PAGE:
July 2017 Impact Report • Department of Homeland Security (DHS)

Modernizing our Immigration System

The Challenge

U.S. Citizenship and Immigration Services (USCIS) processes millions of immigration requests a year through a paper-based system that results in long waiting periods for applicants who have little visibility into their applications’ statuses. When the agency’s five-year Electronic Immigration System (ELIS) modernization project ran into a host of challenges, USDS joined the USCIS team to help with implementation.

The Solution

The DHS Digital Service has been supporting the release of USCIS’s most critical digital services including ELIS — the enterprise software that will support adjudication of digitized immigration forms, and myUSCIS — the authenticated user experience which will allow applicants to apply and track their cases online.


USDS continues to build upon its strong partnership with USCIS to support the creation of a digitized system for immigrant applicants. The tools and features under development include the digitized interactive version of the most critical USCIS forms, and a case activity page for applicants. Many of these tools had soft launches in 2017 and will be adopted as the primary entry point for applicants seeking naturalization once USCIS transitions from the legacy CLAIMS4 system to ELIS.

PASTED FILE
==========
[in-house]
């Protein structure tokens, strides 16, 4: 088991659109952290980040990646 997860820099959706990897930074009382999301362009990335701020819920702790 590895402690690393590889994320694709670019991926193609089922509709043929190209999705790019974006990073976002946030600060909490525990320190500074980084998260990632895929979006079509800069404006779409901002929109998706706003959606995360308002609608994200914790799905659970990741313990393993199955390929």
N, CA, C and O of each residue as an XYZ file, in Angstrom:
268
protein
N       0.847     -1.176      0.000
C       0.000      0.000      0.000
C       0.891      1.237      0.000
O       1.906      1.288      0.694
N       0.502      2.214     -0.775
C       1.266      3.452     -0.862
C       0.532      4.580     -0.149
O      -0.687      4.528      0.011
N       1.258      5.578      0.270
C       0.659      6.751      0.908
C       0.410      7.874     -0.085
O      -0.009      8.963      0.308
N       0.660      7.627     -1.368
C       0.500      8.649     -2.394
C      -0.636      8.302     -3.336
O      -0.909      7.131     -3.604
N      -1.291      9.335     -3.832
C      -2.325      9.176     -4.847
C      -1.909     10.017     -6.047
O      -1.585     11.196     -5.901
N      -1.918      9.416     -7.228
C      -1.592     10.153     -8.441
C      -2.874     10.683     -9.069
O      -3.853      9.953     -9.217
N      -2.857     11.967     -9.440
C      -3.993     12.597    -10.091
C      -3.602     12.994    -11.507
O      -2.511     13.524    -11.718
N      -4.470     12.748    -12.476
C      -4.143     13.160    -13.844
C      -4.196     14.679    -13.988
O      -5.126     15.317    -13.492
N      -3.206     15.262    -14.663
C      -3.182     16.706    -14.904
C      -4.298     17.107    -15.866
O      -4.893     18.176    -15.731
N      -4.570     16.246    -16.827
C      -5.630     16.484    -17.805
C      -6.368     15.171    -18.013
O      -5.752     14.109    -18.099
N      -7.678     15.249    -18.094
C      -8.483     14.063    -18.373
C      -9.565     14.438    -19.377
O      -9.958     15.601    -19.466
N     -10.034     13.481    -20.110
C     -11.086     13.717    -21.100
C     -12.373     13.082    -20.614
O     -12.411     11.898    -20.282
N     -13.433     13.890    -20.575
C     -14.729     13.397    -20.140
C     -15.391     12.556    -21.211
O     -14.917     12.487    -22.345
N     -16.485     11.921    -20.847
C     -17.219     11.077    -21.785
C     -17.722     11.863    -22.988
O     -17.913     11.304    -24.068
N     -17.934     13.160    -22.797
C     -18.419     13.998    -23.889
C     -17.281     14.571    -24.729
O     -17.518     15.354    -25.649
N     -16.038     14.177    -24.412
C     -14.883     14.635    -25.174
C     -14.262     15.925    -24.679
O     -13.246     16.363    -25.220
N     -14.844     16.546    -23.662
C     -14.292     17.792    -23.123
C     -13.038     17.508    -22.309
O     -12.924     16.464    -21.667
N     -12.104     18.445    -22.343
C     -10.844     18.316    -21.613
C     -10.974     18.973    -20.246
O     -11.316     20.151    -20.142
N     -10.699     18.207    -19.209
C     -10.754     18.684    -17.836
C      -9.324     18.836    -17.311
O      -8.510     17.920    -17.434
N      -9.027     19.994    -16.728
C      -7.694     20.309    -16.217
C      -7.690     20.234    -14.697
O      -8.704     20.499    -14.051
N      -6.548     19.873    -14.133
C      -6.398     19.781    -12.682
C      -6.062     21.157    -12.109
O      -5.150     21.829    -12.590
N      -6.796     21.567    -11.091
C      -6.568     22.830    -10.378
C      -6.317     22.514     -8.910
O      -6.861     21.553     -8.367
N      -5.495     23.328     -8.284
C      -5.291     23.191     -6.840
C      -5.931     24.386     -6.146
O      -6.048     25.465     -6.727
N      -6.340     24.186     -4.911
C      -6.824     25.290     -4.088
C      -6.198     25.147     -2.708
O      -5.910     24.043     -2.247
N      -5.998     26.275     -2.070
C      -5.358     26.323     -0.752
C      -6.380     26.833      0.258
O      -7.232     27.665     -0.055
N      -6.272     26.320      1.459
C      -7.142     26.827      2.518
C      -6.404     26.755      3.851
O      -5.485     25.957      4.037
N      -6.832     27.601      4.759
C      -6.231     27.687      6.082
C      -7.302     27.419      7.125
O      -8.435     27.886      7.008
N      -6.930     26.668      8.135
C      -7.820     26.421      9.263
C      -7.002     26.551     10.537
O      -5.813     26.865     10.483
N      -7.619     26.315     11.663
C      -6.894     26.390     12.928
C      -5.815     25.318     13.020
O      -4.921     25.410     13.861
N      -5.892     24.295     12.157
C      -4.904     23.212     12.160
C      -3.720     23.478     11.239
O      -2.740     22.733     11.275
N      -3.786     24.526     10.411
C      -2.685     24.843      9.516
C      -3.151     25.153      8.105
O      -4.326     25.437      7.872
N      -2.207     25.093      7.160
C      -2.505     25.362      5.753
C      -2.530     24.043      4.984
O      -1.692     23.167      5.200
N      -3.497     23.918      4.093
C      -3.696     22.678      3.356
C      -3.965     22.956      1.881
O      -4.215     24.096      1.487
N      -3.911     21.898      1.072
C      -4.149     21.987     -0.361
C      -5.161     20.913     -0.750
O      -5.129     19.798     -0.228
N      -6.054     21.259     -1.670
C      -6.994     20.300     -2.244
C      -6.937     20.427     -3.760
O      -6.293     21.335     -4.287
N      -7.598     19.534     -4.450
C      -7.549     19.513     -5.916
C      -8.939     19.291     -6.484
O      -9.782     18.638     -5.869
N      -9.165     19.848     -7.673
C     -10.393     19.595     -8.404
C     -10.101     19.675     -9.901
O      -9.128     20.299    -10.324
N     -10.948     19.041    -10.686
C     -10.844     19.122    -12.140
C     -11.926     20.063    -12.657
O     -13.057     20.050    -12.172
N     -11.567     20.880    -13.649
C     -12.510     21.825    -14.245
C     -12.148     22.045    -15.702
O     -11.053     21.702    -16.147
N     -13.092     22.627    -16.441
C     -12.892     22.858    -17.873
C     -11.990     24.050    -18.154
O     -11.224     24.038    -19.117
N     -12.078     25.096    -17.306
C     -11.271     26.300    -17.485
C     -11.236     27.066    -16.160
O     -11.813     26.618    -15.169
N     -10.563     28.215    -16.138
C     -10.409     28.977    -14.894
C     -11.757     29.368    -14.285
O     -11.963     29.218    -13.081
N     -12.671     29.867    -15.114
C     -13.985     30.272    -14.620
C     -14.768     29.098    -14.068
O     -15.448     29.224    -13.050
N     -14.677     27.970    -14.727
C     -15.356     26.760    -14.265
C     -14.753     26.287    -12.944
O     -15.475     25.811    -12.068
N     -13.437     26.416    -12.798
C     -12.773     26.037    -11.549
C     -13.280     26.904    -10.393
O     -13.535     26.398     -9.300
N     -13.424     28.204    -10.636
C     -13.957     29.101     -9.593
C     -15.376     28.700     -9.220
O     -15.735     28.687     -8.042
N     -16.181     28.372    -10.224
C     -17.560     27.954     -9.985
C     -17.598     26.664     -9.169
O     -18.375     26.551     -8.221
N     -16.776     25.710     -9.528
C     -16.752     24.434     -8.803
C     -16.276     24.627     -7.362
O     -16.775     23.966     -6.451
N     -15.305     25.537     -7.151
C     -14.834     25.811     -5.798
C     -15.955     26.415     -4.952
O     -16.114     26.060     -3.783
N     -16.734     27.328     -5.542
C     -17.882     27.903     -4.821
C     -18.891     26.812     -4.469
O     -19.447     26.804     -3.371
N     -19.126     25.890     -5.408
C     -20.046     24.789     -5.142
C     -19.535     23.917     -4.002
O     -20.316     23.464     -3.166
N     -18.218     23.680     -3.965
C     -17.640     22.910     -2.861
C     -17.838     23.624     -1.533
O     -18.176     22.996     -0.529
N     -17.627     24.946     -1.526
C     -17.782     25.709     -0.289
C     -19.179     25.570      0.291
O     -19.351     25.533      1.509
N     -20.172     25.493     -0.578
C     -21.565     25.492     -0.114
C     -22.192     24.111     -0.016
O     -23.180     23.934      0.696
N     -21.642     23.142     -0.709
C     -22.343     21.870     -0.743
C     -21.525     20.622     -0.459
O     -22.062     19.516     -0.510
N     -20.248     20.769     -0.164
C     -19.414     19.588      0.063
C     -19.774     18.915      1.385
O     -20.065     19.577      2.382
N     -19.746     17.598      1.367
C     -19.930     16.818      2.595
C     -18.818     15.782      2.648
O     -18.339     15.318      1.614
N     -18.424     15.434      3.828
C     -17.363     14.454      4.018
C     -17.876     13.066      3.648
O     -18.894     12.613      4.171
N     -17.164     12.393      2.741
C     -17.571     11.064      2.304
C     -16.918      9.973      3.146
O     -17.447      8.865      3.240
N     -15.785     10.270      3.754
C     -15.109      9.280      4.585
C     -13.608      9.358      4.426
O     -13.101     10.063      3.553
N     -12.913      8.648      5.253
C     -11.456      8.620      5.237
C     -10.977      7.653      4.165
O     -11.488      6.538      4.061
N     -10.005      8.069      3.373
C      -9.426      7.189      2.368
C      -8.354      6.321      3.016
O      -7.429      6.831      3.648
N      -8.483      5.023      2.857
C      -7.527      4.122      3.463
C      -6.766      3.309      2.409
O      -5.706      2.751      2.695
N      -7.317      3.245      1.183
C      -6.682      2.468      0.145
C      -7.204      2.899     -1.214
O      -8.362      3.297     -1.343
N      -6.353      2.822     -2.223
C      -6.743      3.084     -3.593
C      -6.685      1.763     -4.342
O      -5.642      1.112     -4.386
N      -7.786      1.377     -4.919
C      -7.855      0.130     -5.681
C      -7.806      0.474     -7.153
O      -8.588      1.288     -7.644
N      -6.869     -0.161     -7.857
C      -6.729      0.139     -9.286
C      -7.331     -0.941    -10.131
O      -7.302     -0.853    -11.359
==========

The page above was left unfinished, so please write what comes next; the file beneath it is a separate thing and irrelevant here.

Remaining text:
To ensure the launch and adoption of ELIS, analysts needed to have confidence that the results of applicants’ background checks were accurate. Currently, the best method of ensuring accuracy is a manual follow up after a background check has been run, which is a time- and labor-intensive process that has the potential to introduce human errors. To solve this problem, USDS developed the VERIFI tool, which automates the validation of background checks.

Overall, USDS has also helped USCIS institute organizational changes that align toward building better digital services, aligning workflow and governance to promote efficiency and effectiveness, and procuring design services for better user experience. These organizational changes manifest as closer interactions between USCIS’s directorates, bringing in contracted designers through a new USDS-led procurement, helping orchestrate a USCIS internal restructuring to put user needs first, and shifting USCIS’s software development paradigm to focus on working with users rather than for them.

This project was previously chronicled in our 2016 Report to Congress.

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